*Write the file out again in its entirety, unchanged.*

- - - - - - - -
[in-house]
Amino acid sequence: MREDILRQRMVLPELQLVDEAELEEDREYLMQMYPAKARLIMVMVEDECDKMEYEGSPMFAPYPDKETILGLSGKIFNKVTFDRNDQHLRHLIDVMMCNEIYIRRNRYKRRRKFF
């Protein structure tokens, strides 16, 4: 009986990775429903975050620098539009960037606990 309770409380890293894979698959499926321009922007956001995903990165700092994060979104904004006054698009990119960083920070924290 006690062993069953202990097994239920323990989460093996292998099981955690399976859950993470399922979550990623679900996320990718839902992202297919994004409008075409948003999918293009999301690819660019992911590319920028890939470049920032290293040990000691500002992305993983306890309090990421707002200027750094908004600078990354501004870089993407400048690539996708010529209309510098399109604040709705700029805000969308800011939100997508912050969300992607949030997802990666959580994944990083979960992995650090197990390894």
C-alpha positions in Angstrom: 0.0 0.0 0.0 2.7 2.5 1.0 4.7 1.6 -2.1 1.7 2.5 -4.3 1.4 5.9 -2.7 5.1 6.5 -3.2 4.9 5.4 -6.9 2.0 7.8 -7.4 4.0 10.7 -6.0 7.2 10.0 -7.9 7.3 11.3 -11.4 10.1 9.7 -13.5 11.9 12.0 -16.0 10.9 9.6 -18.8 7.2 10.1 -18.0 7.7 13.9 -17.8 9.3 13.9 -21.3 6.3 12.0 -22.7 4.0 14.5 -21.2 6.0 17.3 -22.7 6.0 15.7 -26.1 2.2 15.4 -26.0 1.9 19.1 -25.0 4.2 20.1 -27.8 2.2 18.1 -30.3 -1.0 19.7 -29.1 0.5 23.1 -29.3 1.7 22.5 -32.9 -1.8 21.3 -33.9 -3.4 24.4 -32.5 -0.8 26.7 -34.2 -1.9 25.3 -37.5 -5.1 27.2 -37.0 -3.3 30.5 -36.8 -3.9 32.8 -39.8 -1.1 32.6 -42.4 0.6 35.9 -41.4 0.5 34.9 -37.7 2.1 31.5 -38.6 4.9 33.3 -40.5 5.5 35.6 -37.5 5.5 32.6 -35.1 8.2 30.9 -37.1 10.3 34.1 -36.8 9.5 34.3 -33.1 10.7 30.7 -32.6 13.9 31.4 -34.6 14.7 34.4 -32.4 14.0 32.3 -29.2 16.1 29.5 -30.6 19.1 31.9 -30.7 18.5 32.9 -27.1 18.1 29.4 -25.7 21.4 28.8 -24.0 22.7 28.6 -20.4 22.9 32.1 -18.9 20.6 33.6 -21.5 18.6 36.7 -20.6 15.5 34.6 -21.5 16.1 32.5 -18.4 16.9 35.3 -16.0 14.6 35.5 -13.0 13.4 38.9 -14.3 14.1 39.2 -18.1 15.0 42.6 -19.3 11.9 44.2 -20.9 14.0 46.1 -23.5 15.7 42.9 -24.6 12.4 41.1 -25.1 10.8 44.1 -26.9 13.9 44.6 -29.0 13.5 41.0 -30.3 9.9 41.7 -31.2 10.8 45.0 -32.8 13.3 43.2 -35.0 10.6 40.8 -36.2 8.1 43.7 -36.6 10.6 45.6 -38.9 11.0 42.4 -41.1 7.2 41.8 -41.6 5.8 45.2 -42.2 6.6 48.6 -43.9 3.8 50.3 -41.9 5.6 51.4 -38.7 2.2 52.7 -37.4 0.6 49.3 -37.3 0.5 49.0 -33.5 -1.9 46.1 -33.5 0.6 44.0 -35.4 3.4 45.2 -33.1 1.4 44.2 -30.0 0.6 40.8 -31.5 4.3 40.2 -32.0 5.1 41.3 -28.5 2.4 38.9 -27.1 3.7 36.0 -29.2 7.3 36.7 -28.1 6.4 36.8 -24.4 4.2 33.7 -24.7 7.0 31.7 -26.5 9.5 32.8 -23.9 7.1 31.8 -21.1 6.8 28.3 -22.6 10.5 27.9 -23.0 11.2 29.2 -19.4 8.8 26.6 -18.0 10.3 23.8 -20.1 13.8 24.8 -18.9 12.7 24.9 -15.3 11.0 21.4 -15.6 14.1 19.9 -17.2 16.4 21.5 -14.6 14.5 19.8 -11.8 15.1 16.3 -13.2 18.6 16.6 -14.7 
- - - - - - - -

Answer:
[in-house]
Amino acid sequence: MREDILRQRMVLPELQLVDEAELEEDREYLMQMYPAKARLIMVMVEDECDKMEYEGSPMFAPYPDKETILGLSGKIFNKVTFDRNDQHLRHLIDVMMCNEIYIRRNRYKRRRKFF
């Protein structure tokens, strides 16, 4: 009986990775429903975050620098539009960037606990 309770409380890293894979698959499926321009922007956001995903990165700092994060979104904004006054698009990119960083920070924290 006690062993069953202990097994239920323990989460093996292998099981955690399976859950993470399922979550990623679900996320990718839902992202297919994004409008075409948003999918293009999301690819660019992911590319920028890939470049920032290293040990000691500002992305993983306890309090990421707002200027750094908004600078990354501004870089993407400048690539996708010529209309510098399109604040709705700029805000969308800011939100997508912050969300992607949030997802990666959580994944990083979960992995650090197990390894």
C-alpha positions in Angstrom: 0.0 0.0 0.0 2.7 2.5 1.0 4.7 1.6 -2.1 1.7 2.5 -4.3 1.4 5.9 -2.7 5.1 6.5 -3.2 4.9 5.4 -6.9 2.0 7.8 -7.4 4.0 10.7 -6.0 7.2 10.0 -7.9 7.3 11.3 -11.4 10.1 9.7 -13.5 11.9 12.0 -16.0 10.9 9.6 -18.8 7.2 10.1 -18.0 7.7 13.9 -17.8 9.3 13.9 -21.3 6.3 12.0 -22.7 4.0 14.5 -21.2 6.0 17.3 -22.7 6.0 15.7 -26.1 2.2 15.4 -26.0 1.9 19.1 -25.0 4.2 20.1 -27.8 2.2 18.1 -30.3 -1.0 19.7 -29.1 0.5 23.1 -29.3 1.7 22.5 -32.9 -1.8 21.3 -33.9 -3.4 24.4 -32.5 -0.8 26.7 -34.2 -1.9 25.3 -37.5 -5.1 27.2 -37.0 -3.3 30.5 -36.8 -3.9 32.8 -39.8 -1.1 32.6 -42.4 0.6 35.9 -41.4 0.5 34.9 -37.7 2.1 31.5 -38.6 4.9 33.3 -40.5 5.5 35.6 -37.5 5.5 32.6 -35.1 8.2 30.9 -37.1 10.3 34.1 -36.8 9.5 34.3 -33.1 10.7 30.7 -32.6 13.9 31.4 -34.6 14.7 34.4 -32.4 14.0 32.3 -29.2 16.1 29.5 -30.6 19.1 31.9 -30.7 18.5 32.9 -27.1 18.1 29.4 -25.7 21.4 28.8 -24.0 22.7 28.6 -20.4 22.9 32.1 -18.9 20.6 33.6 -21.5 18.6 36.7 -20.6 15.5 34.6 -21.5 16.1 32.5 -18.4 16.9 35.3 -16.0 14.6 35.5 -13.0 13.4 38.9 -14.3 14.1 39.2 -18.1 15.0 42.6 -19.3 11.9 44.2 -20.9 14.0 46.1 -23.5 15.7 42.9 -24.6 12.4 41.1 -25.1 10.8 44.1 -26.9 13.9 44.6 -29.0 13.5 41.0 -30.3 9.9 41.7 -31.2 10.8 45.0 -32.8 13.3 43.2 -35.0 10.6 40.8 -36.2 8.1 43.7 -36.6 10.6 45.6 -38.9 11.0 42.4 -41.1 7.2 41.8 -41.6 5.8 45.2 -42.2 6.6 48.6 -43.9 3.8 50.3 -41.9 5.6 51.4 -38.7 2.2 52.7 -37.4 0.6 49.3 -37.3 0.5 49.0 -33.5 -1.9 46.1 -33.5 0.6 44.0 -35.4 3.4 45.2 -33.1 1.4 44.2 -30.0 0.6 40.8 -31.5 4.3 40.2 -32.0 5.1 41.3 -28.5 2.4 38.9 -27.1 3.7 36.0 -29.2 7.3 36.7 -28.1 6.4 36.8 -24.4 4.2 33.7 -24.7 7.0 31.7 -26.5 9.5 32.8 -23.9 7.1 31.8 -21.1 6.8 28.3 -22.6 10.5 27.9 -23.0 11.2 29.2 -19.4 8.8 26.6 -18.0 10.3 23.8 -20.1 13.8 24.8 -18.9 12.7 24.9 -15.3 11.0 21.4 -15.6 14.1 19.9 -17.2 16.4 21.5 -14.6 14.5 19.8 -11.8 15.1 16.3 -13.2 18.6 16.6 -14.7 